The strategy also emphasizes the need to end the inequalities that still drive the epidemic and keep us from universal health coverage. The principle of universal health coverage is guided by the notion that affordable, accessible and high-quality health care should not be the privilege of a few, but of all.

Indonesia has shown its ability to uphold this principle in the response to Covid-19. Vaccines against covid-19, for example, have been distributed and administered equally to Indonesians throughout the country, without discrimination.

Furthermore, even the majority of people living with HIV, who are at increased risk of severe or fatal Covid-19 infection, have been able to access Covid-19 vaccines as have other populations, according to a survey by Jaringan Indonesia Positif.

However, outside of Covid-19, universal health coverage is not yet a reality. Key populations at risk of HIV are falling behind in universal health coverage according to a review recently published by UNAIDS Asia Pacific that focused on six countries in the region: Cambodia, India, Indonesia, the Philippines, Thailand and Vietnam. Barriers to enrollment, such as lack of awareness of eligibility and unfulfilled administrative requirements and decriminalization, prevent some people living with HIV and key populations from benefiting from health insurance in Indonesia.

Indonesia’s national insurance scheme, like that of neighboring countries, does not comprehensively cover HIV prevention services, leaving community organizations to play an important role in filling these gaps for the unprotected financial.

Unlike covid-19 vaccines, HIV prevention is not a priority. The absence of HIV prevention as a national priority has meant that rates of new HIV infections are not declining fast enough. In 2020, there were an estimated 28,000 new HIV infections in Indonesia, 46% of which occurred among 15-24 year olds.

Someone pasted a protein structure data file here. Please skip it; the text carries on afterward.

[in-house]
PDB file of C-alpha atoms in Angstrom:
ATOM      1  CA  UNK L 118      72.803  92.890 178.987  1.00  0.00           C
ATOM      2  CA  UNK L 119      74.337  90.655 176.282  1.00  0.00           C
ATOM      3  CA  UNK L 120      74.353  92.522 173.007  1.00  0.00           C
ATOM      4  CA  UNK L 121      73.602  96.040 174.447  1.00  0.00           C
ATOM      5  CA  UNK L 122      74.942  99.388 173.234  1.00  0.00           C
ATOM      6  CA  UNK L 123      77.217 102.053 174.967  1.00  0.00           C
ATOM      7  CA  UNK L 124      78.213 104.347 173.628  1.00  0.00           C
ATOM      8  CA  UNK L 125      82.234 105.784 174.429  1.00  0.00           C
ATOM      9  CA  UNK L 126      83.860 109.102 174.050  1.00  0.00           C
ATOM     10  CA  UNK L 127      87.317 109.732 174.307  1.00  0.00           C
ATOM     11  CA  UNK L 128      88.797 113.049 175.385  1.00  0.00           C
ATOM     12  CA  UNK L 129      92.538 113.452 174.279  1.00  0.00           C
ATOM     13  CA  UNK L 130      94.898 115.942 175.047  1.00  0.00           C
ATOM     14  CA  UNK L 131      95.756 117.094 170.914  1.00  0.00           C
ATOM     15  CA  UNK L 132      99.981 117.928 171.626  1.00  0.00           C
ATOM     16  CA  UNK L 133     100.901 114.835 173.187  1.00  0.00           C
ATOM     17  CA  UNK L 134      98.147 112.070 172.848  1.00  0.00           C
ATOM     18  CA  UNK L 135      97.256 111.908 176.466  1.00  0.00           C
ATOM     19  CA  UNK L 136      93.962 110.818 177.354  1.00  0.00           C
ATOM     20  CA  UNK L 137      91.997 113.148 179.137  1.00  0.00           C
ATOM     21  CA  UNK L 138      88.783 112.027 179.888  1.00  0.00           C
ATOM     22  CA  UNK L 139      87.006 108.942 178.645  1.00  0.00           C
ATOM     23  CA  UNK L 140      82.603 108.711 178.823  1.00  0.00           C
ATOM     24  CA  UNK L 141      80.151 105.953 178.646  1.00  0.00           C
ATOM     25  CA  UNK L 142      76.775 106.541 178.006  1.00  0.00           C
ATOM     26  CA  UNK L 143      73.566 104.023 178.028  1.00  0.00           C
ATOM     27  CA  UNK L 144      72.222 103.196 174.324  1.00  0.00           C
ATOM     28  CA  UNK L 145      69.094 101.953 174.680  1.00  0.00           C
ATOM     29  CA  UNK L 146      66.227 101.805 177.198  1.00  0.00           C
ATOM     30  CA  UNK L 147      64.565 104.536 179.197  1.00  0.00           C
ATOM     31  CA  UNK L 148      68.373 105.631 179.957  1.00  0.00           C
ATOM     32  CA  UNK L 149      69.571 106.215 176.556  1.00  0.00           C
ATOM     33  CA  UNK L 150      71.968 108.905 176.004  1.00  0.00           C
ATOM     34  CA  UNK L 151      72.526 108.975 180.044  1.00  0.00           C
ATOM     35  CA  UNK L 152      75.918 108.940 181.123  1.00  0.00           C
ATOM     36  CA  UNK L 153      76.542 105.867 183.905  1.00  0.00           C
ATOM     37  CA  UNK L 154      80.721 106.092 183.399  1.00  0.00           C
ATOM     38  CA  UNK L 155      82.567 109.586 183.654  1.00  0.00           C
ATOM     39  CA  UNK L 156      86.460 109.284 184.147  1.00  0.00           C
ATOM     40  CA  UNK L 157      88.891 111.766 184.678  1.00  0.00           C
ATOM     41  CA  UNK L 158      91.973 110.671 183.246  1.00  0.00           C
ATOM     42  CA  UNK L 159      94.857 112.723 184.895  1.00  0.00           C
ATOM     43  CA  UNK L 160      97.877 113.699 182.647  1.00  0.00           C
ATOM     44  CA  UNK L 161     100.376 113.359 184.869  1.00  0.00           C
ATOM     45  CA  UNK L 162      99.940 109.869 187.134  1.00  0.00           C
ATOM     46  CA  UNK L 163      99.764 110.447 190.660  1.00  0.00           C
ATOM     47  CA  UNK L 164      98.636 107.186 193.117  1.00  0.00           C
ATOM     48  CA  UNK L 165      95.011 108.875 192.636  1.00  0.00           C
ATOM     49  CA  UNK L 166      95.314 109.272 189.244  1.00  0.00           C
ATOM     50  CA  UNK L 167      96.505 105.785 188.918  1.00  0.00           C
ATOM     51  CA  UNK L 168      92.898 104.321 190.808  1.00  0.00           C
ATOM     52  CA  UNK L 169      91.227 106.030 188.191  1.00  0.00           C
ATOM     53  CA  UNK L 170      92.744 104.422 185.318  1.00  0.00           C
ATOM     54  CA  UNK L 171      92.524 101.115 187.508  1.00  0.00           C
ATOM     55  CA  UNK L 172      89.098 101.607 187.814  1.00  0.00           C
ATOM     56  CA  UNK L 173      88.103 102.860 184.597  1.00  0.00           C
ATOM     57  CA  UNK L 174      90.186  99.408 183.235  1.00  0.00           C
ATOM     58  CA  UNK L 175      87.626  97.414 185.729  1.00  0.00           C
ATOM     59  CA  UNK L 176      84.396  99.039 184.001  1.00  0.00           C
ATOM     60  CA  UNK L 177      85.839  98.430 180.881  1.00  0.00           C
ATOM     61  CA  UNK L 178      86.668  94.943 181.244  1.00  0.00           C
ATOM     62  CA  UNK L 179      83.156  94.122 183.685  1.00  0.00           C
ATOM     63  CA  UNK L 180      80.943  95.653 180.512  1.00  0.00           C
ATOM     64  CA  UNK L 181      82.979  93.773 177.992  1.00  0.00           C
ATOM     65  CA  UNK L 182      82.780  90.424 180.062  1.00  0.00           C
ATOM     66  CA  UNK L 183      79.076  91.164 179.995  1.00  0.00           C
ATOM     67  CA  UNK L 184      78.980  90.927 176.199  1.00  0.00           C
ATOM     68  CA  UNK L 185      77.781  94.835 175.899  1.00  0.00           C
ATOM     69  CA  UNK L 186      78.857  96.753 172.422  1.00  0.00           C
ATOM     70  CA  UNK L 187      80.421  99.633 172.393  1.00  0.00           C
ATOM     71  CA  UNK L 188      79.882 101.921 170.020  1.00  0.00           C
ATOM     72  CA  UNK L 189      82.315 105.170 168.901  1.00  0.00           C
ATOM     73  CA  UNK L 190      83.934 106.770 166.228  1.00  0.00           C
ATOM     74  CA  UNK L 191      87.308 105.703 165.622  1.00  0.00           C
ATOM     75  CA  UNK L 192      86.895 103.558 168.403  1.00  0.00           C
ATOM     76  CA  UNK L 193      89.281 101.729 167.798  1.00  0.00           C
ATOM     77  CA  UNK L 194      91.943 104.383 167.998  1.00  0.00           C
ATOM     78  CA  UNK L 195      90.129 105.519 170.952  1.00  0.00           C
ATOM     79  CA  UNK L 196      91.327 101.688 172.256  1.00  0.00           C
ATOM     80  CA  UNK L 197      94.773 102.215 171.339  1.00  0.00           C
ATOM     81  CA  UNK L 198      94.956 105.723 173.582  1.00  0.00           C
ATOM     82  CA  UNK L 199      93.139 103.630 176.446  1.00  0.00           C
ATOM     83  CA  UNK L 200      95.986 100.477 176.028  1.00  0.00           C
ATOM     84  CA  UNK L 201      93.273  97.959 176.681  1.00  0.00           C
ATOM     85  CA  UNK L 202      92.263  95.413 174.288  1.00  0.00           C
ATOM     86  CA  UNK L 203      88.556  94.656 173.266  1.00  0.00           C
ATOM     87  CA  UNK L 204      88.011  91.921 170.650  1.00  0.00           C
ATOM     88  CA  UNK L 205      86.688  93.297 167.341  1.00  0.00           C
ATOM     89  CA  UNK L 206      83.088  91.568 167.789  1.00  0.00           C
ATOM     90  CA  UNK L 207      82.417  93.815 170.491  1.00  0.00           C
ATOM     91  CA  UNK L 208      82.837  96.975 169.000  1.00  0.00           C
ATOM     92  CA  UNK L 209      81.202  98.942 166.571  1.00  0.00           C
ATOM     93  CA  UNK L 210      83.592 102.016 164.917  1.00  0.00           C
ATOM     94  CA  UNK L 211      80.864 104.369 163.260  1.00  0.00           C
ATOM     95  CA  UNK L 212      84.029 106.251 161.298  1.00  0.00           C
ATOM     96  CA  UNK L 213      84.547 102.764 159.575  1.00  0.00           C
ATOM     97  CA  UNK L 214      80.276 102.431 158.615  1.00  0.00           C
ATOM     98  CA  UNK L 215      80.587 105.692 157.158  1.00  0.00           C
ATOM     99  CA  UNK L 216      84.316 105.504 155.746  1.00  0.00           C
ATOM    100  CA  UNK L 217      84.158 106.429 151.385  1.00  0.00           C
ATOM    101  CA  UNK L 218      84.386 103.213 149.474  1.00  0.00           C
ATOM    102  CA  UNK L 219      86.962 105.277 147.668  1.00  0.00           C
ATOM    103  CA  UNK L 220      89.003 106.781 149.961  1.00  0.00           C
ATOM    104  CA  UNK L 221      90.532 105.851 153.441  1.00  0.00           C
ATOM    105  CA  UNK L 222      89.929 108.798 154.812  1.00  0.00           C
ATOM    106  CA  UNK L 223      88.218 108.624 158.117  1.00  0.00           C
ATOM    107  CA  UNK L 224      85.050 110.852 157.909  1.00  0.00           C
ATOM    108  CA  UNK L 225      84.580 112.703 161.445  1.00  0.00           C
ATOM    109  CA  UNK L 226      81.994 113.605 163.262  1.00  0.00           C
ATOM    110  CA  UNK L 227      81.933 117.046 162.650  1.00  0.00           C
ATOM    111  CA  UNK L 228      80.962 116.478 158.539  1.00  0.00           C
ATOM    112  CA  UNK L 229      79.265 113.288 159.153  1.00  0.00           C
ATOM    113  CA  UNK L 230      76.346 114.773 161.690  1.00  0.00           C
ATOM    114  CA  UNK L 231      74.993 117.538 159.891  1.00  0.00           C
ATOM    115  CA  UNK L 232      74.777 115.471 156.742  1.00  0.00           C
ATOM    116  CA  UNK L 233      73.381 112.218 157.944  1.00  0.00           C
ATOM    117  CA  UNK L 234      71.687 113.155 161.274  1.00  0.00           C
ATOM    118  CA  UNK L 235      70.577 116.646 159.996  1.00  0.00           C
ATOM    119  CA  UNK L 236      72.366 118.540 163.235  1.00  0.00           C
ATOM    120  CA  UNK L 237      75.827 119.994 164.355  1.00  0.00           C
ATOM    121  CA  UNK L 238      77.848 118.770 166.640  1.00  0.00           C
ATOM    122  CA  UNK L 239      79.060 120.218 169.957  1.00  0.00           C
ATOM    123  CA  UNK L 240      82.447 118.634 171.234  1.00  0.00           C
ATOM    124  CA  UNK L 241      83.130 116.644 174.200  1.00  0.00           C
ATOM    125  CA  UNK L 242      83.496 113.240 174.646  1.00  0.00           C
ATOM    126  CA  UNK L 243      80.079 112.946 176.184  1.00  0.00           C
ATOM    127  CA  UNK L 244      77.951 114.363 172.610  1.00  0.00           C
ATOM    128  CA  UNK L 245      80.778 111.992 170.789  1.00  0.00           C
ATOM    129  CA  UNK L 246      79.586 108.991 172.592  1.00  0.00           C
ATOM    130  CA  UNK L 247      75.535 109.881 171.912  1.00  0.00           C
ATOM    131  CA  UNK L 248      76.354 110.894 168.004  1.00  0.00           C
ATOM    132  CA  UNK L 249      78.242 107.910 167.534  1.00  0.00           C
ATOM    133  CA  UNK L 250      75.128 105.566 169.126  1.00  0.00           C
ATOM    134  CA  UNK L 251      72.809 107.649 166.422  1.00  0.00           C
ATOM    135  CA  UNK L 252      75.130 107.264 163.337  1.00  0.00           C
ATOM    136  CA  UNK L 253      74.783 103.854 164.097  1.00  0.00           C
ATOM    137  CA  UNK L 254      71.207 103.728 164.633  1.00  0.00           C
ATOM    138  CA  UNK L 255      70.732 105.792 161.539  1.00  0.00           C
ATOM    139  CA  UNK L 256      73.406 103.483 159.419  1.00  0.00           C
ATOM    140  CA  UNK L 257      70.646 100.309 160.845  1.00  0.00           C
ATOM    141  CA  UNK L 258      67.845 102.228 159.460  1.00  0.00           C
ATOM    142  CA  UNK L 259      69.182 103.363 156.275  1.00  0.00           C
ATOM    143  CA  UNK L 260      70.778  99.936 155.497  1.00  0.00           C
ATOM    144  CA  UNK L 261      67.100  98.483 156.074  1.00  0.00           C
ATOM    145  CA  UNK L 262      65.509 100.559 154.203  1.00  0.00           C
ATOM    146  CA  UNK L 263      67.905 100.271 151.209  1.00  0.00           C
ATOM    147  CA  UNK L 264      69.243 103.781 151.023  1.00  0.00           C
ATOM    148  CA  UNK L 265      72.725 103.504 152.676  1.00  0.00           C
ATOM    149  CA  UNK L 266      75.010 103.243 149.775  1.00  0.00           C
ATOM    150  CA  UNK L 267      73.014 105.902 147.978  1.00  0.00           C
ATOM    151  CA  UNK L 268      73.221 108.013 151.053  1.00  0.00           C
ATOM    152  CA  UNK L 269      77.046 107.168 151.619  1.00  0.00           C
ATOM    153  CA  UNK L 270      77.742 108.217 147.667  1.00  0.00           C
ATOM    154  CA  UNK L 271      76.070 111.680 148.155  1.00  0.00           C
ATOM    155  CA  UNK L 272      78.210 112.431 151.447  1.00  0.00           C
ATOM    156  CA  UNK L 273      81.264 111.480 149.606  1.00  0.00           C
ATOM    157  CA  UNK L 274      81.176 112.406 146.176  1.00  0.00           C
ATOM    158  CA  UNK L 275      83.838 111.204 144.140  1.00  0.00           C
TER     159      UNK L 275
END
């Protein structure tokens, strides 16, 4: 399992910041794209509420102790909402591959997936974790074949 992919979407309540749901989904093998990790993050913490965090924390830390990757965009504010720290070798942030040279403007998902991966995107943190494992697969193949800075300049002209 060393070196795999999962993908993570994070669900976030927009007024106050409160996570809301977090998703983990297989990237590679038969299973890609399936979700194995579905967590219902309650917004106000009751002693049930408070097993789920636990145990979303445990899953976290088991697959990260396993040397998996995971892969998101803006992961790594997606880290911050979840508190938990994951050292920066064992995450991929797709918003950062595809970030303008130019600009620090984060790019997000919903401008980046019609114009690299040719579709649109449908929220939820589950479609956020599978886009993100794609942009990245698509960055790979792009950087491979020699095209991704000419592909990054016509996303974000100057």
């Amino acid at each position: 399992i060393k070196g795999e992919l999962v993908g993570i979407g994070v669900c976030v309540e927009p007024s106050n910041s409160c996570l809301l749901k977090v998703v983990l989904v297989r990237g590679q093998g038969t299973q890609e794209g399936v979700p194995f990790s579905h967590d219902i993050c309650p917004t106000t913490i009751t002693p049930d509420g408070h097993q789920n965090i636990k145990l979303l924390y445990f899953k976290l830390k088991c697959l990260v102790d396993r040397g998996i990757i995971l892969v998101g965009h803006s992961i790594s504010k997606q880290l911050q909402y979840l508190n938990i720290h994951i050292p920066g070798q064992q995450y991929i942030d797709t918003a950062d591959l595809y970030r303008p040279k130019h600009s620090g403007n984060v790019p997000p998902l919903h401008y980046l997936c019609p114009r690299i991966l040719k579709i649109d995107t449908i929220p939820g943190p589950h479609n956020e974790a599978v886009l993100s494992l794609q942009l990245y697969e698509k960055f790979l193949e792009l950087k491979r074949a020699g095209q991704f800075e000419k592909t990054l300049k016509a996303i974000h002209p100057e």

Inaction in the face of the AIDS epidemic has come at a high price. Indonesia’s bold actions and commitments against Covid-19 cannot stop there. In 2021, Indonesia, as a UN member state, adopted the Political Declaration to End AIDS, committing to meet global goals and address the inequalities that drive the epidemic.

Indeed, global targets are being adopted at the national level, based on the government’s forthcoming Multisectoral Strategic Action Plan on HIV. As the world marks World Health Day on April 7, we send an urgent reminder that Covid-19 is not the only pandemic that must end. For Indonesia’s vision of being a pioneer in global health to become a reality, vulnerable communities and existing threats to public health cannot be forgotten.

So when we think about health, let’s not just think about Covid-19. Refocus attention on HIV and AIDS, and we can successfully end inequalities, end AIDS, and end pandemics for a healthier tomorrow.

  • Krittayawan Boonto is the UNAIDS Country Director for Indonesia. Tjandra Yoga Aditama is the Graduate Director at YARSI University and Professor of Pulmonology and Respiratory Medicine at the University of Indonesia. Meirinda Sebayang is the President of the National Secretariat of Jaringan Indonesia Positif. The Jakarta Post is a member of The Straits Times’ media partner, Asia News Network, an alliance of 23 media organisations.